Why we can't do without engineers

2 min read

Against increasingly bleak predictions of economic woe, the UK manufacturing industry is growing

Against an unsettling backdrop of spiralling fuel costs, plummeting house prices and increasingly bleak predictions of economic woe, here is some good news: the UK manufacturing industry is growing.

And while this growth — 0.1 per cent in April, says the

Office for National Statistics

and the manufacturing industry — is hardly a boom, it's preferable to the wailing and gnashing of teeth emanating from the darker corners of the UK's economy.

The prime reason for this relative success is simple, and it's laid bare on most pages of every issue of this magazine: unlike the money-men shuffling around notional amounts of money, and the financial services companies pushing products that no-one wants or needs, engineers make things — tangible things that people both want and need.

Perhaps the key word here is 'need'. While few of us will shed tears at the thought of a few grotesquely remunerated bankers falling on harder times, the world cannot do without engineering. Without engineers the lights go off. The trains stop running. The hospitals shut down. The supermarket shelves lie empty. And ultimately, humans are deprived of the basic necessities required for survival.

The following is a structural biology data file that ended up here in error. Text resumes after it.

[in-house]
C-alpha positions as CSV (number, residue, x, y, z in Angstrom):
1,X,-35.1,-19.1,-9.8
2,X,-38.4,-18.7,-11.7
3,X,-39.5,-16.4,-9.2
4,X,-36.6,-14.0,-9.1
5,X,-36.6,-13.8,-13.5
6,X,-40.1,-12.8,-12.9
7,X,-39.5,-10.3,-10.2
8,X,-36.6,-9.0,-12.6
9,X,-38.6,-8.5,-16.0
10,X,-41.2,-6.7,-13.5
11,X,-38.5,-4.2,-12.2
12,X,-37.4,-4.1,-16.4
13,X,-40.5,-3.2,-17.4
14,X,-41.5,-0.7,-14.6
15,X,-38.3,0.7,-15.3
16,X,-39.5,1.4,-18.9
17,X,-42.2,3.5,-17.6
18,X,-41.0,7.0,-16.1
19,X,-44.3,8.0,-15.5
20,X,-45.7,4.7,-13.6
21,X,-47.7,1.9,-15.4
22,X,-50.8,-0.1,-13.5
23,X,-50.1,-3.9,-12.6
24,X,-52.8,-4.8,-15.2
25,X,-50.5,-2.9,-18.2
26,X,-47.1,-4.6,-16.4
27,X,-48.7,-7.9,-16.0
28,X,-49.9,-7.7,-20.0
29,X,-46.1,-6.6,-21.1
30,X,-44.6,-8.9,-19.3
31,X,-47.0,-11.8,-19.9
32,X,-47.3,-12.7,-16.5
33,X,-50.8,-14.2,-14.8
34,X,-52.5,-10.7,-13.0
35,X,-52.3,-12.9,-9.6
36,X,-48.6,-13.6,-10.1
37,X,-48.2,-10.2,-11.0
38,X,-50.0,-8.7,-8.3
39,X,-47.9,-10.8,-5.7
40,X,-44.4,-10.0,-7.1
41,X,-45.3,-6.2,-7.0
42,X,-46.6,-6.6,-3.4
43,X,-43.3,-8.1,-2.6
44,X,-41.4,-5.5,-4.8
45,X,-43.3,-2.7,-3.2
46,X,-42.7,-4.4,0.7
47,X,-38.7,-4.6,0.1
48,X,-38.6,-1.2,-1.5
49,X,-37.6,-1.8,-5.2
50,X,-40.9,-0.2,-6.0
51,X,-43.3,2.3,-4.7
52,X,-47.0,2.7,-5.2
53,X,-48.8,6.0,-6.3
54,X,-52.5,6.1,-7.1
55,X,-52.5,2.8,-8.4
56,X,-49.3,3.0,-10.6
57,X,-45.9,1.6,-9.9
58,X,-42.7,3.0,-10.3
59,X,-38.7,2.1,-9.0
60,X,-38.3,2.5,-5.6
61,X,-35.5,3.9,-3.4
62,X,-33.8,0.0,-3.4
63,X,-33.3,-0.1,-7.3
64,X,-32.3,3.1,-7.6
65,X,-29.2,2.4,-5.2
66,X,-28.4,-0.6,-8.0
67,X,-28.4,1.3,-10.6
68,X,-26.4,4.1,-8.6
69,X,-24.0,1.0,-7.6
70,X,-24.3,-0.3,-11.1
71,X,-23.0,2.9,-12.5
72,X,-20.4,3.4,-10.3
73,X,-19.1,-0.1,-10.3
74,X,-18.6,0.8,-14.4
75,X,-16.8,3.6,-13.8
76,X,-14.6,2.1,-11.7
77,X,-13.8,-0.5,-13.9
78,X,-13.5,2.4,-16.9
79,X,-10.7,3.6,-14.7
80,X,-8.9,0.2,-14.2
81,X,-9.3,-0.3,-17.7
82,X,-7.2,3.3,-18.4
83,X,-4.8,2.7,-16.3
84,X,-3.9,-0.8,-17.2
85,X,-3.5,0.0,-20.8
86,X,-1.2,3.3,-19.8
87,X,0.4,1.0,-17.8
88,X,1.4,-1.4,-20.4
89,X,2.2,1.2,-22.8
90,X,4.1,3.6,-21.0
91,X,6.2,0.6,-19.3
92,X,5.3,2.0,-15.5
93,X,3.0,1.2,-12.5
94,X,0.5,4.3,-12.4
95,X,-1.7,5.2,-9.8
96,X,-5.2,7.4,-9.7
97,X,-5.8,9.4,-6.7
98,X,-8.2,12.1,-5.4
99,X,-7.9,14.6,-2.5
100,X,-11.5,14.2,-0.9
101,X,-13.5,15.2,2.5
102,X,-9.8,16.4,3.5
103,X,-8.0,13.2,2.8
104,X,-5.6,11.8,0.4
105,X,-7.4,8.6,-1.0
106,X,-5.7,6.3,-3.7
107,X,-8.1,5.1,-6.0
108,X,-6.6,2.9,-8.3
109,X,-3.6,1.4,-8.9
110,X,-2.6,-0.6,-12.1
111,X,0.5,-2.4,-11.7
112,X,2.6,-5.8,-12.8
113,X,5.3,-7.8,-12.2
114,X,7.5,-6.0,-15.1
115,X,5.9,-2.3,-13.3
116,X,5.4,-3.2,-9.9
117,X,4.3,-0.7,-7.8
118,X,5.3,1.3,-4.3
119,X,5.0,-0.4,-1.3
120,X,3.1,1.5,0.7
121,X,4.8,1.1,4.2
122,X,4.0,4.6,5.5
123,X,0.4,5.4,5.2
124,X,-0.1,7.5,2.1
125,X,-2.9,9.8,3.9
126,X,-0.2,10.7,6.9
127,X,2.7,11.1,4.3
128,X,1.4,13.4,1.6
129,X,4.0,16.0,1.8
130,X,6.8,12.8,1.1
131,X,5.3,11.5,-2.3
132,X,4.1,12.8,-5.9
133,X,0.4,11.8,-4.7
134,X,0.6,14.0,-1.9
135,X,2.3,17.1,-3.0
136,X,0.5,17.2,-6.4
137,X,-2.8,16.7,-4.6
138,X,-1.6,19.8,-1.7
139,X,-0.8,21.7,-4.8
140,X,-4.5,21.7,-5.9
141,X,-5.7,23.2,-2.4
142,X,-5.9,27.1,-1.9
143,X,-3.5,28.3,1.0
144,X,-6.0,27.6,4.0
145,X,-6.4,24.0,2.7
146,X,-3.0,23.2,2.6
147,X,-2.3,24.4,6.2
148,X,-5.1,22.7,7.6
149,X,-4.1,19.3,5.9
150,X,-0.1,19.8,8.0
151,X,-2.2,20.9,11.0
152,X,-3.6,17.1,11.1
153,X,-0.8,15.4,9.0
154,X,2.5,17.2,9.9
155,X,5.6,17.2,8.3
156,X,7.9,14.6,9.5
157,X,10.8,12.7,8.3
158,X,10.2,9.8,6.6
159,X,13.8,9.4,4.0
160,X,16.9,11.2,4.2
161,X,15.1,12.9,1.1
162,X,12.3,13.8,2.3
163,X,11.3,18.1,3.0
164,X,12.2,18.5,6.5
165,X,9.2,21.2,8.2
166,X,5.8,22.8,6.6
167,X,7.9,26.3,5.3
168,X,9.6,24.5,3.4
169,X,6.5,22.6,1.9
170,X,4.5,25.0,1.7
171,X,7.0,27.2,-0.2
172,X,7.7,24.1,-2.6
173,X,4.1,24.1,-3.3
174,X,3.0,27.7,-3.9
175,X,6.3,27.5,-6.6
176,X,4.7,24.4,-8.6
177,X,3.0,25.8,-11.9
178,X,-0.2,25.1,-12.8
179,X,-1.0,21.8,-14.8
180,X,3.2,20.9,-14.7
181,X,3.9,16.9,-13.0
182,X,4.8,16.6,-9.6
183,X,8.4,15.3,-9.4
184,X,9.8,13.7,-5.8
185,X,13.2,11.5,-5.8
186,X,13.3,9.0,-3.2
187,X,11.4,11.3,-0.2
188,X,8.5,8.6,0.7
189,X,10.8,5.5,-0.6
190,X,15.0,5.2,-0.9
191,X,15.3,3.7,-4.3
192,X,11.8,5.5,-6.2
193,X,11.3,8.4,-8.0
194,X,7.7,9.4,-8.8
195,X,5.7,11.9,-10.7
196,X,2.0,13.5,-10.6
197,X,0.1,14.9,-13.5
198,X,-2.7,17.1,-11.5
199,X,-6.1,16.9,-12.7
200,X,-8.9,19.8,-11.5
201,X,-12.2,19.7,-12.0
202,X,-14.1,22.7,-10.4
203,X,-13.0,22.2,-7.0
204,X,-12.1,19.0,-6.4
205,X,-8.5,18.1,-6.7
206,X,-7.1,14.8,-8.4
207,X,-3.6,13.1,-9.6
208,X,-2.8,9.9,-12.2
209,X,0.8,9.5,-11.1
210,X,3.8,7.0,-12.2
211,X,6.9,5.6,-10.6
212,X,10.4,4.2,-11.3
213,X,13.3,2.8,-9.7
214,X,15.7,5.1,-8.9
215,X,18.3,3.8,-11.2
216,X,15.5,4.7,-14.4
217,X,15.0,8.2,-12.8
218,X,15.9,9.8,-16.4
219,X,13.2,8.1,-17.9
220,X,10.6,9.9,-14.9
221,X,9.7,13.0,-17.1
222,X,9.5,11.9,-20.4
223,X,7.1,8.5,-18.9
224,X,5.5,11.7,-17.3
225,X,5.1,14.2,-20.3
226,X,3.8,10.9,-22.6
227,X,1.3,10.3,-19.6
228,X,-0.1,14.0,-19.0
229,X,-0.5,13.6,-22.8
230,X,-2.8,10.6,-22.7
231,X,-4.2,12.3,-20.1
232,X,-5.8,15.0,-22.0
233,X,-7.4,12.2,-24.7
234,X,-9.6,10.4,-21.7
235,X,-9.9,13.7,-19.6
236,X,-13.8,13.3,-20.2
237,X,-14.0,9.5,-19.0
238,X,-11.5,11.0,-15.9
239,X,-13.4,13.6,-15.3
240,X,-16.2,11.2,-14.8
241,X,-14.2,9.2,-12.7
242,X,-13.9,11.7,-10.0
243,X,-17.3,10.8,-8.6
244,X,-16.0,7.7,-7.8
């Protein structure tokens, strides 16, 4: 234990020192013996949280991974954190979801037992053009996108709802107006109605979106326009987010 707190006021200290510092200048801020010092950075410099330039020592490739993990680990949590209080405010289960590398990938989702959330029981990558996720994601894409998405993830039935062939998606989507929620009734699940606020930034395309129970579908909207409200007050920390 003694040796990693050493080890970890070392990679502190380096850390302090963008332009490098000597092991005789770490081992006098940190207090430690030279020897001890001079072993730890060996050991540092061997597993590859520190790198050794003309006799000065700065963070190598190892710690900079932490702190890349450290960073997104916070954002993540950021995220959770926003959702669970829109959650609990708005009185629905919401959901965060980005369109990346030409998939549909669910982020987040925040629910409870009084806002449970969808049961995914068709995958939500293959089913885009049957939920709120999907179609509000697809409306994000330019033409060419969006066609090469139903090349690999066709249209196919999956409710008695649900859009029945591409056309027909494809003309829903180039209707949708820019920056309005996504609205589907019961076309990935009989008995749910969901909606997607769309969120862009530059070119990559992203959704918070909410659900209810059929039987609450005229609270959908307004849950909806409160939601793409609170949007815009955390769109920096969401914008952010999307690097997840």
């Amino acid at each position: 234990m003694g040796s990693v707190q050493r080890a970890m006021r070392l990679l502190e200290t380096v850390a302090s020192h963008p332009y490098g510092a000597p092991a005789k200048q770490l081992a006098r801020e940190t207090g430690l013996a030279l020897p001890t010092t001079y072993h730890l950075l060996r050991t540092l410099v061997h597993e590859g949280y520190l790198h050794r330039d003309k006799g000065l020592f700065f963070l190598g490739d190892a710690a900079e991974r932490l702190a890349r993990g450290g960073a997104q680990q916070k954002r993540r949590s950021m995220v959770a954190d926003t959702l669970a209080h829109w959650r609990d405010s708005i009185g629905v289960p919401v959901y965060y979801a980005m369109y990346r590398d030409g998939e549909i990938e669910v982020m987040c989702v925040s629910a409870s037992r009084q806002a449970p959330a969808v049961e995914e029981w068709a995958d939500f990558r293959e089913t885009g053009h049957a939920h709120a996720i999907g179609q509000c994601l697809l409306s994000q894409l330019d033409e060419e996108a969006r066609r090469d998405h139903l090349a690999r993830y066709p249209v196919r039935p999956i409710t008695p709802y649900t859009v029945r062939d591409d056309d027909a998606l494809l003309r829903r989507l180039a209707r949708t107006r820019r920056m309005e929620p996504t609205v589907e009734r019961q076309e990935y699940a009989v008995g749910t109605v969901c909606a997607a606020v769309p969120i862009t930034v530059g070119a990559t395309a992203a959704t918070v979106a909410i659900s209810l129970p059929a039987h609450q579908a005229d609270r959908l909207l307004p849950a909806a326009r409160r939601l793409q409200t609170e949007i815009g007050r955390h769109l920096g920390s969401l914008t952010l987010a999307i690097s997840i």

While this may sound melodramatic, as our interview with civil engineer and aid worker Dr Robert Hodgson shows, it is frequently engineers who dominate the relief operations in disaster-struck areas of the world.

From ensuring drinking water is kept uncontaminated, to restoring communications and reopening the infrastructure required to get food to starving people, Hodgson's compelling picture of the role of engineers in a crisis is a reminder of the relationship between engineering endeavour and human survival.

Elsewhere in this issue, from a Swiss engineer's efforts to bring low-cost solar power to the masses, to the growing promise of swarming robots for search and rescue and life-saving surgery, there are further examples of the part to be played by engineers in addressing some of the big questions facing society.

Indeed, while politicians are concerned primarily with being re-elected and scientists present the facts but are often wary of taking responsibility, there is a good argument that engineers, who are typically adept at straddling disciplines, are better placed than anyone to get the job done.

While it would be foolish and wrong to suggest that the sector is immune to the troughs of the global economic climate, it is certainly gratifying that a career that offers the chance to make the world a better place is for once looking more attractive than a job in the world of high finance.

Jon Excell, features editor